The anesthesia had worn off by the time we got home. It started to ache. As directed, I took 10 mgs. of oxycodone. It helped with the pain but it affects my sleep. You would think it would knock a person out, but it puts me in a strange state. I took a sliver of Ativan. I tried to read but couldn't focus. I doubt that I got much sleep.

Since then it has hurt on and off. I don't remember the other healing processes being as uncomfortable. Maybe I just forgot. Maybe it really is more uncomfortable due to positioning which causes the area to stretch every time I move my head. I haven't played tennis or run and have just been walking. Yesterday and today I went to yoga because I felt like I needed more. My mental state is not great. The other night, when I washed it and applied Vaseline and a new Bandaid, I must have activated something because it itched so much I thought I would never get to sleep unless I took a Benadryl. I took the Benadryl and woke up hung over. I'm looking forward to tomorrow, when I get the stitches out.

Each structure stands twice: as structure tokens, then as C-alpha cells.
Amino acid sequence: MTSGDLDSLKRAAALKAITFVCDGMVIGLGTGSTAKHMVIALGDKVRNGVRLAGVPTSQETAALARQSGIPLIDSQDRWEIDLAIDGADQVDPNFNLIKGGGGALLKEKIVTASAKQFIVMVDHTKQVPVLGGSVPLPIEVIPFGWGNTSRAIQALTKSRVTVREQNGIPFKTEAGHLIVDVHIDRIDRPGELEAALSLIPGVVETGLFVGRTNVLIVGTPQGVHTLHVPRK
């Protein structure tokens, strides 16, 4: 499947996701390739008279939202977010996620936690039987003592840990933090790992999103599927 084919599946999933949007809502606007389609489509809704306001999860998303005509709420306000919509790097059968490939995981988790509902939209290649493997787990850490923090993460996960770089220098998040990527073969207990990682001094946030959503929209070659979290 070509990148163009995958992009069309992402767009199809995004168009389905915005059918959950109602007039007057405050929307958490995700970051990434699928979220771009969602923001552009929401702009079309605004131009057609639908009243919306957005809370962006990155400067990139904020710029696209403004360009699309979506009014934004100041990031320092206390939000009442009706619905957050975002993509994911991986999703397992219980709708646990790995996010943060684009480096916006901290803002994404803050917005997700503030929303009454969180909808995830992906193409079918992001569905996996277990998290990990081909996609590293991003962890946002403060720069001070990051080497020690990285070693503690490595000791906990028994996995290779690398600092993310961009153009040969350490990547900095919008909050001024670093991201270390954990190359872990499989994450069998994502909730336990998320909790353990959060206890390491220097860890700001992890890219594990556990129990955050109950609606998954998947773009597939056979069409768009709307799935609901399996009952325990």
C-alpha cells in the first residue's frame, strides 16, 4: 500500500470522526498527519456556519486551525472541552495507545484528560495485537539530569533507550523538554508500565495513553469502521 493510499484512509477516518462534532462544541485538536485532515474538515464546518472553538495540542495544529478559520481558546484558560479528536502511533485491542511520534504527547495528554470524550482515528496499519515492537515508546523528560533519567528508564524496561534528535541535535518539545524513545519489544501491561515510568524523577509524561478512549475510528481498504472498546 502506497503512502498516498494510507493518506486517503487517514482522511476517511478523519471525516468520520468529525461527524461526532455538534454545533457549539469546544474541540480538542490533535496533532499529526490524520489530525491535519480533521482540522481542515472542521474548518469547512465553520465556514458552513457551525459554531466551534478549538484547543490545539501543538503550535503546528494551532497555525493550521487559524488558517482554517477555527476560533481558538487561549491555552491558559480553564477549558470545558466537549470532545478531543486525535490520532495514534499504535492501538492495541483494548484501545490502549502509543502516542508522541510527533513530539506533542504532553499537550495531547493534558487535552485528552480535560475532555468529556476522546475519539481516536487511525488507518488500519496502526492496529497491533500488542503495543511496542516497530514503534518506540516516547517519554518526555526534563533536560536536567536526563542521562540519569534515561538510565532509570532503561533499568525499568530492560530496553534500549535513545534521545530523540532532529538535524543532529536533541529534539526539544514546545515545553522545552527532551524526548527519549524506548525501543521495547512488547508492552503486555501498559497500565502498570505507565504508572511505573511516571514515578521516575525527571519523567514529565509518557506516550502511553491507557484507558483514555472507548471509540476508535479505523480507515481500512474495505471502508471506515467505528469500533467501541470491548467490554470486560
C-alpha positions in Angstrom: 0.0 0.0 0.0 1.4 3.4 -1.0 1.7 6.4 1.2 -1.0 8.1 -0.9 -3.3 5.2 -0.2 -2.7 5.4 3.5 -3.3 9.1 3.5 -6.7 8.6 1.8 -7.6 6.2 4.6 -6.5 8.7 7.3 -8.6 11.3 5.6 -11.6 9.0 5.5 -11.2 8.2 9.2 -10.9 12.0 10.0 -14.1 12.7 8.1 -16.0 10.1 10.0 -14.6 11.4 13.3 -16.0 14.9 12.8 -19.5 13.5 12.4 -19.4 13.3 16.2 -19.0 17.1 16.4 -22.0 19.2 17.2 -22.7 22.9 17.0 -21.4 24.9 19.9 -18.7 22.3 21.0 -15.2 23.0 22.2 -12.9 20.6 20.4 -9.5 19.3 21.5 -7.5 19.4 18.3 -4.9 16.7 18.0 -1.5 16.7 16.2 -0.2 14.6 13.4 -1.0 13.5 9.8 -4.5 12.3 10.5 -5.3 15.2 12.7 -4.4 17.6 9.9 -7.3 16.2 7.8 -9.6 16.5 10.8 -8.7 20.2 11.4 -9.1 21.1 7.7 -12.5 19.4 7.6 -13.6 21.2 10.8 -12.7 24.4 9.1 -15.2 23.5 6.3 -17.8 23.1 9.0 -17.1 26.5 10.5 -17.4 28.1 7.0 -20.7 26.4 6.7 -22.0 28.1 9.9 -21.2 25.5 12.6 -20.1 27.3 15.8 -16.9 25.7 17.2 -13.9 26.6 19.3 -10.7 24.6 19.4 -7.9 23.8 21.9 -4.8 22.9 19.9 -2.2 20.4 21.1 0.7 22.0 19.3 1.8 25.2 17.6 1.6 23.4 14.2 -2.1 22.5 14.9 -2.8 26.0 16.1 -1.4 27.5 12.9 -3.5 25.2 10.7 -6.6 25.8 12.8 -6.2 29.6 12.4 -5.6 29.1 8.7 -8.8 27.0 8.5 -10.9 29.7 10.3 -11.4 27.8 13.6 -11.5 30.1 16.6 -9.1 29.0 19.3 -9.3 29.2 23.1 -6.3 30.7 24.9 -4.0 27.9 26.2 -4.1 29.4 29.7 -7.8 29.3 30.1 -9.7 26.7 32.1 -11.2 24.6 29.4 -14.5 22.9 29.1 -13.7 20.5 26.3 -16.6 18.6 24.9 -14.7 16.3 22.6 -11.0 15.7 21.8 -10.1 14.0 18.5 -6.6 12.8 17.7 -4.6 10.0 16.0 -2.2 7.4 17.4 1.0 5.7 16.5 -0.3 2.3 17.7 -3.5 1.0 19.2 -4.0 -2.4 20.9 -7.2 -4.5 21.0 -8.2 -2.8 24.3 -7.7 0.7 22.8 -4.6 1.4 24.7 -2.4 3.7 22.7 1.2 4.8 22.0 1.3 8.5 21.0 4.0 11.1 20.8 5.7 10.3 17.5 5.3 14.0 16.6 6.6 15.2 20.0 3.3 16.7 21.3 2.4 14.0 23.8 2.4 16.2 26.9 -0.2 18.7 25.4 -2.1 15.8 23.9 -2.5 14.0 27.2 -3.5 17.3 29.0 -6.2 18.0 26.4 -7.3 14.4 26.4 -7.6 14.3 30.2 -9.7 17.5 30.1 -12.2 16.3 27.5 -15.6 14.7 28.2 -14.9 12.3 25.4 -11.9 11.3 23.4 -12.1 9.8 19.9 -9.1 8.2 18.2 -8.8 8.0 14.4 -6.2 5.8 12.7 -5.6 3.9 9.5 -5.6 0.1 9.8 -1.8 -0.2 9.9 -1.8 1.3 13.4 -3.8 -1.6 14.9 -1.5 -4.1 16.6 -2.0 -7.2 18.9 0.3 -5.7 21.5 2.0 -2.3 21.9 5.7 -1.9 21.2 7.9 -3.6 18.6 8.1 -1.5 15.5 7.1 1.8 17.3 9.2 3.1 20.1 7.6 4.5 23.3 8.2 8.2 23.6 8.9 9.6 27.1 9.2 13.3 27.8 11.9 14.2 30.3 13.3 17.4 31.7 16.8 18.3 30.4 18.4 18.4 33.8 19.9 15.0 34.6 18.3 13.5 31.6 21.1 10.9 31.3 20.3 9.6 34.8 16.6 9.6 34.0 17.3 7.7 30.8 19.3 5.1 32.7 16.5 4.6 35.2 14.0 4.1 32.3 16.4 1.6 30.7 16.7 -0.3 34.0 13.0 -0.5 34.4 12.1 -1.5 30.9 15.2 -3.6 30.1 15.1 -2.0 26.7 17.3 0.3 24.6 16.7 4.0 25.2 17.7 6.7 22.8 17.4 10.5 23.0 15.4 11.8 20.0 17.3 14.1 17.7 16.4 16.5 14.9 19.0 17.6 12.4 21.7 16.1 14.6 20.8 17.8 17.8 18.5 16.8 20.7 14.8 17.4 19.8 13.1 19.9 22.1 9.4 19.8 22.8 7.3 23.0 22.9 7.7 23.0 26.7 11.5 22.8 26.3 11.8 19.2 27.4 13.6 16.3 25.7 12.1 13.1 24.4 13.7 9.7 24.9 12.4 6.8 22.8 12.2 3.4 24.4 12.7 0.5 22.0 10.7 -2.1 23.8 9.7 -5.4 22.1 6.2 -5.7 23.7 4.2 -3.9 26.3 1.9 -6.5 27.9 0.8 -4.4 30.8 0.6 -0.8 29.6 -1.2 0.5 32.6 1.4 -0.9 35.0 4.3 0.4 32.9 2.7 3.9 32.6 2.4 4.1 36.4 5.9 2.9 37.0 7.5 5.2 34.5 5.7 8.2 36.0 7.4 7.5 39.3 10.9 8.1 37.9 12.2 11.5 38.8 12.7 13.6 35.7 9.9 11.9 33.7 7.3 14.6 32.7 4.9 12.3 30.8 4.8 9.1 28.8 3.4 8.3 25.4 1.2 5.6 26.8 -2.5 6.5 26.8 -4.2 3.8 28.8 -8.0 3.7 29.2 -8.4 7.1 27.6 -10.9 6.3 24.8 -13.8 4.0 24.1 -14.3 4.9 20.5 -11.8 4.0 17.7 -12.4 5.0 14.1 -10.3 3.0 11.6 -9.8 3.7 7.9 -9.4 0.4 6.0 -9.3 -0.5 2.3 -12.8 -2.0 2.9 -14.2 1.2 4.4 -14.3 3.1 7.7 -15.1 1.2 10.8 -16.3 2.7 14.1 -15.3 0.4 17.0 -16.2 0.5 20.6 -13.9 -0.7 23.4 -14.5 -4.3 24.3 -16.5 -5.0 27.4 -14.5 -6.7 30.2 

Here's a little something I wrote about having four stem cell transplants. I figure I've had more pain in my life than the one I'm having in this healing process. Still, the pain you have at the moment is the one that hurts and it doesn't make it much easier to think about times that were worse.